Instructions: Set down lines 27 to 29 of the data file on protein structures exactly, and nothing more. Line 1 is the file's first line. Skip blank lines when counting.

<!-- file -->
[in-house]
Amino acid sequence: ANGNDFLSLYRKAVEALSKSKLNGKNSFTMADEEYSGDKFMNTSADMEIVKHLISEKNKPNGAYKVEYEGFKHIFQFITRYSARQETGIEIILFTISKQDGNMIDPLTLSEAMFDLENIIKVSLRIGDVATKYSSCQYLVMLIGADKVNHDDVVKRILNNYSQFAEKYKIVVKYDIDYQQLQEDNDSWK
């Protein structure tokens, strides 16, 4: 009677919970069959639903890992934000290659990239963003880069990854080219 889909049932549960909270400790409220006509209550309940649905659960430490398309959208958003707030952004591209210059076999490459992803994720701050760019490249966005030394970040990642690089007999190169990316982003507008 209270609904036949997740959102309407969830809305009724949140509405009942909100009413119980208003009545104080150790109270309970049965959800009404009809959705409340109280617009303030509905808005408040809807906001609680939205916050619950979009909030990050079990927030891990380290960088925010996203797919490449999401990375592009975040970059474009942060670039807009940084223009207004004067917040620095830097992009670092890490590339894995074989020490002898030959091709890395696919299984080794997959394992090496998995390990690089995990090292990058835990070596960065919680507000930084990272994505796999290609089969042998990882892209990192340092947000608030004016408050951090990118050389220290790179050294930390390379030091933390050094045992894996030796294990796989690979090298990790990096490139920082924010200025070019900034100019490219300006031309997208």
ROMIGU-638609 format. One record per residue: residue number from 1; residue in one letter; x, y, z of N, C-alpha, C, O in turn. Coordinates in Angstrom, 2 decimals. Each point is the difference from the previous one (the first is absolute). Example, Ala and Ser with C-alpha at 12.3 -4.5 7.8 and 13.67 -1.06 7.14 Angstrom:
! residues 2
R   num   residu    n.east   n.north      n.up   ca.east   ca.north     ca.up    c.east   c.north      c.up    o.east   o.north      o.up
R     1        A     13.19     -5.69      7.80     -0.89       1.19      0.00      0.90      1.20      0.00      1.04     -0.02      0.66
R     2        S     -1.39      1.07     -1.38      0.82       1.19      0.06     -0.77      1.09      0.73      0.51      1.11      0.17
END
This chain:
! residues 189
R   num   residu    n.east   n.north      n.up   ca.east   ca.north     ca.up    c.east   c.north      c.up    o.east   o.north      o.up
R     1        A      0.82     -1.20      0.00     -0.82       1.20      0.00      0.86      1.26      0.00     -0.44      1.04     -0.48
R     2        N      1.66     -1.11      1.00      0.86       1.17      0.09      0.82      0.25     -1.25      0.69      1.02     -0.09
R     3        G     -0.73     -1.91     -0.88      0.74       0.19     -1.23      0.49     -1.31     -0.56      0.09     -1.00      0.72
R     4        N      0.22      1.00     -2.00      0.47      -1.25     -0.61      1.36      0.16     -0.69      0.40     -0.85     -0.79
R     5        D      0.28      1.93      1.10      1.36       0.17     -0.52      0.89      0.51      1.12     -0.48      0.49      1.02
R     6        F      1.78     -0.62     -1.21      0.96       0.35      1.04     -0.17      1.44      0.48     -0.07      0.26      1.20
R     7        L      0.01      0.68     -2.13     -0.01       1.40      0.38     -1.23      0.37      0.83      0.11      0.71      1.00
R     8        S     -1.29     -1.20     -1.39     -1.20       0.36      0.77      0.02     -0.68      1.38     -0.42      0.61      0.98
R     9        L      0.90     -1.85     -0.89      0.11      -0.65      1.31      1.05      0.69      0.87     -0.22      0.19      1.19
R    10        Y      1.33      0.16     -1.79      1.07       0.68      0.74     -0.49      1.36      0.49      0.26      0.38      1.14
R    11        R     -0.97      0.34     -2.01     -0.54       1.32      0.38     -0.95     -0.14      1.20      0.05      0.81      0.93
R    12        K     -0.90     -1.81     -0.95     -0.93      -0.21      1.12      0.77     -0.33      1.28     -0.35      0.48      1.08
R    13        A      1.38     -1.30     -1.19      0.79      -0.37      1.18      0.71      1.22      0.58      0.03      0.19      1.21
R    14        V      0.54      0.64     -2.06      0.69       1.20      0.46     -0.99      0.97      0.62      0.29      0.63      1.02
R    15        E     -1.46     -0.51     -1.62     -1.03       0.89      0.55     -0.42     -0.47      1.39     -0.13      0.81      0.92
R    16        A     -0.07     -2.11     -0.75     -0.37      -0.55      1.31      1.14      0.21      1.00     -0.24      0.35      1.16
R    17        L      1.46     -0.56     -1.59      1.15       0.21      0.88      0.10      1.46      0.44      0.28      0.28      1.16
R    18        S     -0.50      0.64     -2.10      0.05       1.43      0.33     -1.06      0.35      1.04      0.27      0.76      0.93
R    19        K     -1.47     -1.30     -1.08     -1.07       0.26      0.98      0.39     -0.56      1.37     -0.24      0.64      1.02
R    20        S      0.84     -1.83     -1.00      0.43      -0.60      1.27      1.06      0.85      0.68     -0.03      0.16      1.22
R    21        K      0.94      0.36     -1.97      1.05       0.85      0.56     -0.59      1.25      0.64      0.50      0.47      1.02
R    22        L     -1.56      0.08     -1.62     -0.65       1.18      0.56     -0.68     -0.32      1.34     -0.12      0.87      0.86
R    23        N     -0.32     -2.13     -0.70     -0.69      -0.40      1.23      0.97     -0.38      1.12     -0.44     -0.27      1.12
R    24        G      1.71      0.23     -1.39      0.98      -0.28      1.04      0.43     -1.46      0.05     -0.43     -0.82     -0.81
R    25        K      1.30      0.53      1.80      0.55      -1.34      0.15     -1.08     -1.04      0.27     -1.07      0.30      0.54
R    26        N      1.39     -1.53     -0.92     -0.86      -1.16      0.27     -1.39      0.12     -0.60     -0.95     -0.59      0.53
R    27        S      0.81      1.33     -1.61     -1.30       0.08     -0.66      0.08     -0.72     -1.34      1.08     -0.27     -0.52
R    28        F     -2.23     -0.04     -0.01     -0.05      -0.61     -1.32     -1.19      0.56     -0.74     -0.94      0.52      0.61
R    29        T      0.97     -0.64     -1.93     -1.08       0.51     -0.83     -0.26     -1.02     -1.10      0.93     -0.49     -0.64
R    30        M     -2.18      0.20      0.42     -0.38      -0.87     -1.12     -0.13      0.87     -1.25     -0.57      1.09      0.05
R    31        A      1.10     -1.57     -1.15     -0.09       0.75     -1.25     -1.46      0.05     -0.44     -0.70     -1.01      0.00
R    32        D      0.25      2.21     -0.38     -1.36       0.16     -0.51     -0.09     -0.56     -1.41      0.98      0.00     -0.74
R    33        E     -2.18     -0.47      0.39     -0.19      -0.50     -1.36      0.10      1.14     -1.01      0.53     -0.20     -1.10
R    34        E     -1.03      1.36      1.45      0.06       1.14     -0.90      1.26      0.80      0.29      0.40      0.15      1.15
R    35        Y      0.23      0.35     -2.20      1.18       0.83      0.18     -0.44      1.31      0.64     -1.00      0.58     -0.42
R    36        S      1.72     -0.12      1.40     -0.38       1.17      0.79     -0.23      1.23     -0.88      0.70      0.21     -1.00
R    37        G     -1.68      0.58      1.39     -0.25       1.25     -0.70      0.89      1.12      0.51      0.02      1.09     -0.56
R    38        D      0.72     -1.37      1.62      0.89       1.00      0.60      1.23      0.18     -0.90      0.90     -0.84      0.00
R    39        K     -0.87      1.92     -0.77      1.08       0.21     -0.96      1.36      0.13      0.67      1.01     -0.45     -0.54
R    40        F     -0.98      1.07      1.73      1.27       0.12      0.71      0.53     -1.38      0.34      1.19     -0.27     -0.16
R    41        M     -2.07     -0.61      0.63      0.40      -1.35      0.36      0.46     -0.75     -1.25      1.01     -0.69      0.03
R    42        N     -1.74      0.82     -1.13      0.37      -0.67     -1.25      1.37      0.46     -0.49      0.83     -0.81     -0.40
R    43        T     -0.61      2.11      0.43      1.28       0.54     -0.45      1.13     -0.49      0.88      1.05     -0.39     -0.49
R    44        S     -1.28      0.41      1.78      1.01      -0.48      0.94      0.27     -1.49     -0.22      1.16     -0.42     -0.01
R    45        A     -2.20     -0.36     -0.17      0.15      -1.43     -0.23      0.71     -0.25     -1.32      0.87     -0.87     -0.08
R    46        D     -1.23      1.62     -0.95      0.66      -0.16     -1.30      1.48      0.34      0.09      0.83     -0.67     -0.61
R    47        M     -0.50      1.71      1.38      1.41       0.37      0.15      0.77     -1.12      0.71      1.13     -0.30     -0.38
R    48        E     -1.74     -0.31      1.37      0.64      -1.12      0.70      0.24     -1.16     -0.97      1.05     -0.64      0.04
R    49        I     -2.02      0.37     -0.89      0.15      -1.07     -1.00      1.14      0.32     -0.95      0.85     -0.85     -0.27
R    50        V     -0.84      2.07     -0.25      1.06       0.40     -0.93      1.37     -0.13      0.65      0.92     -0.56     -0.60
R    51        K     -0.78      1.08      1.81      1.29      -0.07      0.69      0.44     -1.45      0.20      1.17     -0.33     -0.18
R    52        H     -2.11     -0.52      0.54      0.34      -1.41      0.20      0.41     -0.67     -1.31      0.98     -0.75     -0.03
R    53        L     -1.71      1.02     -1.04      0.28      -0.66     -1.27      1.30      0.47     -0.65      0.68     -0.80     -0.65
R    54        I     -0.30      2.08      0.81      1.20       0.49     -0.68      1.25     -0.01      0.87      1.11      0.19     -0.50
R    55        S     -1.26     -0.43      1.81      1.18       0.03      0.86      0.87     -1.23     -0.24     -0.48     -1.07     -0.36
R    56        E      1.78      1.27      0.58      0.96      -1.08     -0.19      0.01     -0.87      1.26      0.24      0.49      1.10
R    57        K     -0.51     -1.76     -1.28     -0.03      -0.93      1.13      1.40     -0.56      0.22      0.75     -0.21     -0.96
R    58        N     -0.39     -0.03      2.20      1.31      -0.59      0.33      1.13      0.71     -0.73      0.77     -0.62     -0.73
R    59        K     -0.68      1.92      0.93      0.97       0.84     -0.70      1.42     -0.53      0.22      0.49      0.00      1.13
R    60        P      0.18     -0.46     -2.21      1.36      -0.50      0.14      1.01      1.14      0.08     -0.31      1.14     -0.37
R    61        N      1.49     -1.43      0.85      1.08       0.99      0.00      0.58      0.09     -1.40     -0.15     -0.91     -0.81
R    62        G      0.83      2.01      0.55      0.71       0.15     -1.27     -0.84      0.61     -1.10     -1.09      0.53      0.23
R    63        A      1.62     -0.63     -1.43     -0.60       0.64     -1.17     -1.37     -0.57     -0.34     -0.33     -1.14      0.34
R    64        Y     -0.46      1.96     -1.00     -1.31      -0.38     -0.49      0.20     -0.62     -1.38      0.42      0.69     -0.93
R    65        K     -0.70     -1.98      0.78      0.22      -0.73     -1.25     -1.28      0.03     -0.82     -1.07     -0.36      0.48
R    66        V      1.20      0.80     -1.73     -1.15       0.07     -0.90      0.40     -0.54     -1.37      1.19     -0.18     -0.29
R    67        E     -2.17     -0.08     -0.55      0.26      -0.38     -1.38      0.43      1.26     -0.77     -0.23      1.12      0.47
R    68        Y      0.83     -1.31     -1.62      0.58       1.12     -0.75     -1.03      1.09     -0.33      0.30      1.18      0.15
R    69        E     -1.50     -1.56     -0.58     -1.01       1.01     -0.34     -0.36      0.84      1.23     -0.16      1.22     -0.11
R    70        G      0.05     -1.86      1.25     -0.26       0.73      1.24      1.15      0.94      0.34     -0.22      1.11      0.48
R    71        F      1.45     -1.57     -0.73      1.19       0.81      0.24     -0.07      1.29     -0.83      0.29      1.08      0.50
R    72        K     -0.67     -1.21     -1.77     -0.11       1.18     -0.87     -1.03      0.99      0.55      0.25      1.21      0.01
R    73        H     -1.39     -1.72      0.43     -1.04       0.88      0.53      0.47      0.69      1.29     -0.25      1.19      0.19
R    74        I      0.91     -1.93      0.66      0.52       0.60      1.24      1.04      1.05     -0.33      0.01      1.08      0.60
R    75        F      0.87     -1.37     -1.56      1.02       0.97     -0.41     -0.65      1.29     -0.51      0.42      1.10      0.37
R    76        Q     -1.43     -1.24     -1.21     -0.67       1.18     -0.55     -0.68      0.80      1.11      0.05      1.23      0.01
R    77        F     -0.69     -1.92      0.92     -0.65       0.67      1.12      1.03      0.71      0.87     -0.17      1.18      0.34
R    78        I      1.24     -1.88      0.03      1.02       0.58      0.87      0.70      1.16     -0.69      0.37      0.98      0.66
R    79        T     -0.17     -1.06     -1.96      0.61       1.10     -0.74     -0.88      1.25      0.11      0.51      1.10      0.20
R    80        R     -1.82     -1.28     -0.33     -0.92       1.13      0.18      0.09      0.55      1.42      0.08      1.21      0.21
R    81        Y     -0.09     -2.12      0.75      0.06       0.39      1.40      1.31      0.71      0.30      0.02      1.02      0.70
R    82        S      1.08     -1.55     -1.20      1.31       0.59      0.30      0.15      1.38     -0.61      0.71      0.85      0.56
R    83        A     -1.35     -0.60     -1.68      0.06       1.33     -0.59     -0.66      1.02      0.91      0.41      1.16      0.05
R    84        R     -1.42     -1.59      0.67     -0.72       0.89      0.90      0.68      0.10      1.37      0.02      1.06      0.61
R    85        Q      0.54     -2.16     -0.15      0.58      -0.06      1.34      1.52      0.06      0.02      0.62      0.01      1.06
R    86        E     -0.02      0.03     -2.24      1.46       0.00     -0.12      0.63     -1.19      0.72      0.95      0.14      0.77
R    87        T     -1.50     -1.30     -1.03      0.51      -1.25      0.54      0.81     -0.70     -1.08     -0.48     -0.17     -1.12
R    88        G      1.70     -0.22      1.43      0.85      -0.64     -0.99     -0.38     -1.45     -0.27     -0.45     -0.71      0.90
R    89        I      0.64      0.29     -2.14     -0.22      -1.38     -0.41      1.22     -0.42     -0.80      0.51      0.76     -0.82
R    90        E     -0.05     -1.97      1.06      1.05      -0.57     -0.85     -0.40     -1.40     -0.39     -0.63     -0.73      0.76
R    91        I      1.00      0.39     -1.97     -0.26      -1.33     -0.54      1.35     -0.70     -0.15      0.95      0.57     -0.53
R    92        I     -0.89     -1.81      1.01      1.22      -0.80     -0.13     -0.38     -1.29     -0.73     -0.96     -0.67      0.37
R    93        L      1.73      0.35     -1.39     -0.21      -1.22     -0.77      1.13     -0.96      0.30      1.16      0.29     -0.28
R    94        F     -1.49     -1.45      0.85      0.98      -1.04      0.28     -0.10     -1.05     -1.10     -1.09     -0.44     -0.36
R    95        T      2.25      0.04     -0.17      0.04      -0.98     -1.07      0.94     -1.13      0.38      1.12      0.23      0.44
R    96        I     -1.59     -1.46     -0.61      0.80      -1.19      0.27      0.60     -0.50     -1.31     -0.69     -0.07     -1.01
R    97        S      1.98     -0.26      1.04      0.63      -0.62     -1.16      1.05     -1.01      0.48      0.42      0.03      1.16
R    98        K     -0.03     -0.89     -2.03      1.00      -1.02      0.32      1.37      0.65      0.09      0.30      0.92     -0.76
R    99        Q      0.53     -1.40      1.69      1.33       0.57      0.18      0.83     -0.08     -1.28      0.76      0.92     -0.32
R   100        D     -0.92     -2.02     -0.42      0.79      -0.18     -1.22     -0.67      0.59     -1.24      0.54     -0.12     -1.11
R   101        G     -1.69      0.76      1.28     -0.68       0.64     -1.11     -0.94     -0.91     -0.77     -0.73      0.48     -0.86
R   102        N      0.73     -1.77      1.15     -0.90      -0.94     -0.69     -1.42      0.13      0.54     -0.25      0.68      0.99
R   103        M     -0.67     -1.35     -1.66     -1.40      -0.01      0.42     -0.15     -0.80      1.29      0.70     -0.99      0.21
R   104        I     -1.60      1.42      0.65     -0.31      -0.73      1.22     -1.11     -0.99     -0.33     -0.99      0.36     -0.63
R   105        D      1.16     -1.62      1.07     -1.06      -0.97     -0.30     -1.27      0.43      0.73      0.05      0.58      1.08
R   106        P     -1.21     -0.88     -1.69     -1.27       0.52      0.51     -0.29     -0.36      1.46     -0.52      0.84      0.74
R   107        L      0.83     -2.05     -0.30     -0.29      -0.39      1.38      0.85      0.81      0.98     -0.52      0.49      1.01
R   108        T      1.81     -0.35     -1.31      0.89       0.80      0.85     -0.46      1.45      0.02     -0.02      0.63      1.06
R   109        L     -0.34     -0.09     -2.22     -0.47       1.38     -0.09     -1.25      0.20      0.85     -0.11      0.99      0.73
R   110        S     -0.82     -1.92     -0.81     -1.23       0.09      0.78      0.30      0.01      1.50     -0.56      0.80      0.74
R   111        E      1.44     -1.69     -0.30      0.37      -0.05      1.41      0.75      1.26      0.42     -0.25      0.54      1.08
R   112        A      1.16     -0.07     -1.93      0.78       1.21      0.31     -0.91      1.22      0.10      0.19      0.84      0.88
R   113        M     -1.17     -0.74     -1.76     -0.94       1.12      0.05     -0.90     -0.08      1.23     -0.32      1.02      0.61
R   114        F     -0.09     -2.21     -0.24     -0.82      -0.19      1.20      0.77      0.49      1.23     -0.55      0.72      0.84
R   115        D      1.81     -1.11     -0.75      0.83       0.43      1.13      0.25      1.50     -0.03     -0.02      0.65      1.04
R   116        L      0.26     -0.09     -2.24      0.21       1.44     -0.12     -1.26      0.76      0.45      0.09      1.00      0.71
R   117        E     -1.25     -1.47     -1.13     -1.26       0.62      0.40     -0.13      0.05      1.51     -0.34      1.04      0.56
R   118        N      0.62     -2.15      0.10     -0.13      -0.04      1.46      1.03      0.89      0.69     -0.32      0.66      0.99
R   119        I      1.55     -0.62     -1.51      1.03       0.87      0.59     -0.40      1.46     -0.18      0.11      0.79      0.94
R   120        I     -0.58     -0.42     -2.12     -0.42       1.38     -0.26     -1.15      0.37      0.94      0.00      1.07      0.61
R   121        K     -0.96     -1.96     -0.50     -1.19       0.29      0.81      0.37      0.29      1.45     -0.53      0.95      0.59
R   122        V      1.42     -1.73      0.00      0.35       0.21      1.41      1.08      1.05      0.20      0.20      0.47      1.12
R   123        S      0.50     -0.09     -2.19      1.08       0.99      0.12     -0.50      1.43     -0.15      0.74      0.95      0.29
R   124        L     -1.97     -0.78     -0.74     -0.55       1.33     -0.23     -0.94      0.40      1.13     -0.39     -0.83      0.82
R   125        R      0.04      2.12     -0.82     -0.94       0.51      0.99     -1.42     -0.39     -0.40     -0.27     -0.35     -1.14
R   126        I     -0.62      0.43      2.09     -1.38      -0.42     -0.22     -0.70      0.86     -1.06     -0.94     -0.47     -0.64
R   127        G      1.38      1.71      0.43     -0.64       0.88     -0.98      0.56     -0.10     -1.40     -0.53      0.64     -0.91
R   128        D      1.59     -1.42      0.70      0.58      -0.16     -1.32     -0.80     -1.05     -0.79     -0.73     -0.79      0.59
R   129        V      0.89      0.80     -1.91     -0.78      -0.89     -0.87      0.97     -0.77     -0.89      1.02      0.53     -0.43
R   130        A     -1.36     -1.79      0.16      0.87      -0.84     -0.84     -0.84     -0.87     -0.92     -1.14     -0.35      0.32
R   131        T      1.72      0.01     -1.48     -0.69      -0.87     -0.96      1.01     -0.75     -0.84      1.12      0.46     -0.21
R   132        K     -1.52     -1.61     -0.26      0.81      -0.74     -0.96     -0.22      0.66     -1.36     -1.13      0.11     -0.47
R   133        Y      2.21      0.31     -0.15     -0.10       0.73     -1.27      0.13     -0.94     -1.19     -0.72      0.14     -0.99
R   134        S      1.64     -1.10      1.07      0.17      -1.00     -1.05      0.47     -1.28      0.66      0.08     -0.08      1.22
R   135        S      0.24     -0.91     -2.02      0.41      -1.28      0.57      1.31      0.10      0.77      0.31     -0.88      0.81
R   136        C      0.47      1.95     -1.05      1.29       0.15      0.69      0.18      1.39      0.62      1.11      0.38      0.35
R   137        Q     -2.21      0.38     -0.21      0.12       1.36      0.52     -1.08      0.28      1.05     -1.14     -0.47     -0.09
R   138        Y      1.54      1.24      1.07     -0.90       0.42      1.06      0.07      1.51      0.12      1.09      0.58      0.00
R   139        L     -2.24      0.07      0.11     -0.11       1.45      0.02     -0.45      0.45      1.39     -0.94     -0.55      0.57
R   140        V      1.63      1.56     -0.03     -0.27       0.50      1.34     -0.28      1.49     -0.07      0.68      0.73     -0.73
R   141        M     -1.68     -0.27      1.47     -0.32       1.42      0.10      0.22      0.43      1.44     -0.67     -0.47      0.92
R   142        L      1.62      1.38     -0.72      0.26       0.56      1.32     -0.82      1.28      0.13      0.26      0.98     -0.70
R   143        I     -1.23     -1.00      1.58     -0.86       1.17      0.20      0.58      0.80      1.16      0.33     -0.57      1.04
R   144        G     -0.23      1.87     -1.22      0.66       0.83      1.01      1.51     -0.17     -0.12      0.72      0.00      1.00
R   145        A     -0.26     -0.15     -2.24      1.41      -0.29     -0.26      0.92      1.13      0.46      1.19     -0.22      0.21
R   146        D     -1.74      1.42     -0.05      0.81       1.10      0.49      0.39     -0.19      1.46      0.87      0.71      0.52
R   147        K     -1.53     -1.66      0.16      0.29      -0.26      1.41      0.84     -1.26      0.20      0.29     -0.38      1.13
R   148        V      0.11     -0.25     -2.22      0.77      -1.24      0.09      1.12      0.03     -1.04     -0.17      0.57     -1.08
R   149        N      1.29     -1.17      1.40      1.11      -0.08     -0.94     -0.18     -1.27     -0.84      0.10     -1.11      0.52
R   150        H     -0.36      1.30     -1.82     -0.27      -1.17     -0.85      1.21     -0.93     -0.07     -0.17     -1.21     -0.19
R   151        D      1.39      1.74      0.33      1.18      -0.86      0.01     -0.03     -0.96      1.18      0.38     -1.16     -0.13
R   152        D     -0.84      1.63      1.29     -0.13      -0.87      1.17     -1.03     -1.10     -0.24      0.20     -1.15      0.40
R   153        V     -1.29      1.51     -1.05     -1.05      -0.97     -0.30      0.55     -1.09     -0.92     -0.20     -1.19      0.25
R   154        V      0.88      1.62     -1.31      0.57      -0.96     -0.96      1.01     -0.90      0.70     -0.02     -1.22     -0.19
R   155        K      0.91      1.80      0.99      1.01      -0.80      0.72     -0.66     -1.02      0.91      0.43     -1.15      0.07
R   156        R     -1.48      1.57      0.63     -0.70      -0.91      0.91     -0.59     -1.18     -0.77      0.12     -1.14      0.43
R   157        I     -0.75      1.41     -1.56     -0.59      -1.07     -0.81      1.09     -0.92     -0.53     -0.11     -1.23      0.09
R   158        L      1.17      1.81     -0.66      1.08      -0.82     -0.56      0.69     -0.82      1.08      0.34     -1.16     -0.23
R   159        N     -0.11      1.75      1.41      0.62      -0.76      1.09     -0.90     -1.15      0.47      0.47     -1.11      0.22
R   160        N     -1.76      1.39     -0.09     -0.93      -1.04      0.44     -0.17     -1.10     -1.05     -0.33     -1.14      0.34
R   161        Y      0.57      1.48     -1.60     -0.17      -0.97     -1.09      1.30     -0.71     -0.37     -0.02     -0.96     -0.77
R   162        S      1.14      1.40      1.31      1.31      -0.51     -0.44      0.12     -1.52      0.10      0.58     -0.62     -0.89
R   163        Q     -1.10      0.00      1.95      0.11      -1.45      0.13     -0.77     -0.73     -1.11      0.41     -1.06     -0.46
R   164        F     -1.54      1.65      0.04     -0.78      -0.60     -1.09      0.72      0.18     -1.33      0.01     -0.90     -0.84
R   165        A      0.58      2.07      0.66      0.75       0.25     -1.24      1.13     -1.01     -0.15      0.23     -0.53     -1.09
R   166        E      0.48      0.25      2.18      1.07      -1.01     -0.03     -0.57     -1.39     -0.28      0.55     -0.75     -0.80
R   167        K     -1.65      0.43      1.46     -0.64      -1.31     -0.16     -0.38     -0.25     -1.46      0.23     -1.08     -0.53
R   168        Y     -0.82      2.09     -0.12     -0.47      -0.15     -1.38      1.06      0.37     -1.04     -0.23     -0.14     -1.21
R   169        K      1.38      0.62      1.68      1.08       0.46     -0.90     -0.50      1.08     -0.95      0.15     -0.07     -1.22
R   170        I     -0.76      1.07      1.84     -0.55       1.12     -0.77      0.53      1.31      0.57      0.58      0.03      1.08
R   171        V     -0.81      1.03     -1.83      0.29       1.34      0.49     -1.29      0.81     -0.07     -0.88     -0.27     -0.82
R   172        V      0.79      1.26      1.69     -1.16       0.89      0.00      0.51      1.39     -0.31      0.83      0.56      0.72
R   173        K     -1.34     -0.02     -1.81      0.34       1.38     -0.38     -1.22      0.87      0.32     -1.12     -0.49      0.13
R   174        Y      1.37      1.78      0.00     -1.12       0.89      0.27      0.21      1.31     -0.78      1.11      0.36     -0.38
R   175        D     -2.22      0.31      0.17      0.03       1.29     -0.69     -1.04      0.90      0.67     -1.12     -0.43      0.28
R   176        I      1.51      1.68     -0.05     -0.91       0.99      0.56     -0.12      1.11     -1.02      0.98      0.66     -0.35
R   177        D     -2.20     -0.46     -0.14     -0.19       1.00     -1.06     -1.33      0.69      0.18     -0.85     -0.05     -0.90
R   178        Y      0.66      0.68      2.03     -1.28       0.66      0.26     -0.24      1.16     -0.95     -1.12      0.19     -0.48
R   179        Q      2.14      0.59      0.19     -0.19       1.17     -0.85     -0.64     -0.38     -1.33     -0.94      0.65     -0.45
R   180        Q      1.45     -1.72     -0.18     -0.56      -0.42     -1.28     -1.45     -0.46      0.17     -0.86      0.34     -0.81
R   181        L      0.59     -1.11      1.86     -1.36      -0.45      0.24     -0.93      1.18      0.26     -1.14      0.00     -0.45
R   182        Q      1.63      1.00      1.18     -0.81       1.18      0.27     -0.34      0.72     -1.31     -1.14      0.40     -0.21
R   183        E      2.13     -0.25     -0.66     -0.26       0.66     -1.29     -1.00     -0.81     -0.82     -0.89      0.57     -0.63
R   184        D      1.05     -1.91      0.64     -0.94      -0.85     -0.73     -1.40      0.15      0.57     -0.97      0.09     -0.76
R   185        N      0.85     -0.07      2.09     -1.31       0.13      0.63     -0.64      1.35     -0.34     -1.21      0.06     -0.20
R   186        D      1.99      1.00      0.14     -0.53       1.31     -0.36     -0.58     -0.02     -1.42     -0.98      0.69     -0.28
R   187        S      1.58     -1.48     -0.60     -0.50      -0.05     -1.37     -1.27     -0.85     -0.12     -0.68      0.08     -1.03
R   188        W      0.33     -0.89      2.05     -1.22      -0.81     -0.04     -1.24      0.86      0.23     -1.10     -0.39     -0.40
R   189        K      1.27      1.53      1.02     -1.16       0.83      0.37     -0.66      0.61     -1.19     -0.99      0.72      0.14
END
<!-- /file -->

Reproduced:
R    15        E     -1.46     -0.51     -1.62     -1.03       0.89      0.55     -0.42     -0.47      1.39     -0.13      0.81      0.92
R    16        A     -0.07     -2.11     -0.75     -0.37      -0.55      1.31      1.14      0.21      1.00     -0.24      0.35      1.16
R    17        L      1.46     -0.56     -1.59      1.15       0.21      0.88      0.10      1.46      0.44      0.28      0.28      1.16